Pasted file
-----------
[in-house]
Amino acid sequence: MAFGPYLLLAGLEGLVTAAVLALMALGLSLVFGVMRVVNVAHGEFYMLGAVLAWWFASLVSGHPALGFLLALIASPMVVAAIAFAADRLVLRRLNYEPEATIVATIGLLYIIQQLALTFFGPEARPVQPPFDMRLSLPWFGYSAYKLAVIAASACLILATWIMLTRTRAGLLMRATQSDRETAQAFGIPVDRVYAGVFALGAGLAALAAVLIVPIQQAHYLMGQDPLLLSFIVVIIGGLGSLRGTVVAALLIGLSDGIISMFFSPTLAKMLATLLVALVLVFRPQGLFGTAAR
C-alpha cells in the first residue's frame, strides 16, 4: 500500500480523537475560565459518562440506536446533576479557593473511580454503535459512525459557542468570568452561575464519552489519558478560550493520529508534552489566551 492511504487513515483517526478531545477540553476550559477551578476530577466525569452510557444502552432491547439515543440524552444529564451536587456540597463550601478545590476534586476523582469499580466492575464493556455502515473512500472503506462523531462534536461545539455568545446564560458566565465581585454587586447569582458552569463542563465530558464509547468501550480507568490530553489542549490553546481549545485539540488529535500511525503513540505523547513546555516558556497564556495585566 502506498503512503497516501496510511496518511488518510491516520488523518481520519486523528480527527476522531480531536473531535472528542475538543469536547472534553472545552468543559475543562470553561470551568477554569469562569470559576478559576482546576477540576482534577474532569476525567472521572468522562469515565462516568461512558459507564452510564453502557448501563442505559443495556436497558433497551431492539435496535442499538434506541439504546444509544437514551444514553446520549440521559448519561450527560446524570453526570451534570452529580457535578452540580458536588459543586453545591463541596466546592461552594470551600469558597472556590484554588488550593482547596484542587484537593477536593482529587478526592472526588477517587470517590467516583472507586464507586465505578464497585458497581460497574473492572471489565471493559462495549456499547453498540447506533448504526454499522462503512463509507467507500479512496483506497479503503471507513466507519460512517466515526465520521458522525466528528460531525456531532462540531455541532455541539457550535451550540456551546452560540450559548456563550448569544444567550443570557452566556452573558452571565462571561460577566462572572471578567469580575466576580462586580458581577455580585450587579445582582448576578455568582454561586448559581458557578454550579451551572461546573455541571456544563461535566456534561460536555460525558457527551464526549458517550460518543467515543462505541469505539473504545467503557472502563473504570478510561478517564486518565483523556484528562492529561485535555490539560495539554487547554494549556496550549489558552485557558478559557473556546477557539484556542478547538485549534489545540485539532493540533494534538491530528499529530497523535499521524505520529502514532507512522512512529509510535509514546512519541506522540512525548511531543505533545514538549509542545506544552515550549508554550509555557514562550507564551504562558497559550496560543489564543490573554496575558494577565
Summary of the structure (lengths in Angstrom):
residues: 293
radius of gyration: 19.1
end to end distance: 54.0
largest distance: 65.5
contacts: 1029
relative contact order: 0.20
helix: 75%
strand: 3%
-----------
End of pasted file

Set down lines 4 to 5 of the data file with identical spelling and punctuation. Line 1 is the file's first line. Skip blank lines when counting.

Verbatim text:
Summary of the structure (lengths in Angstrom):
residues: 293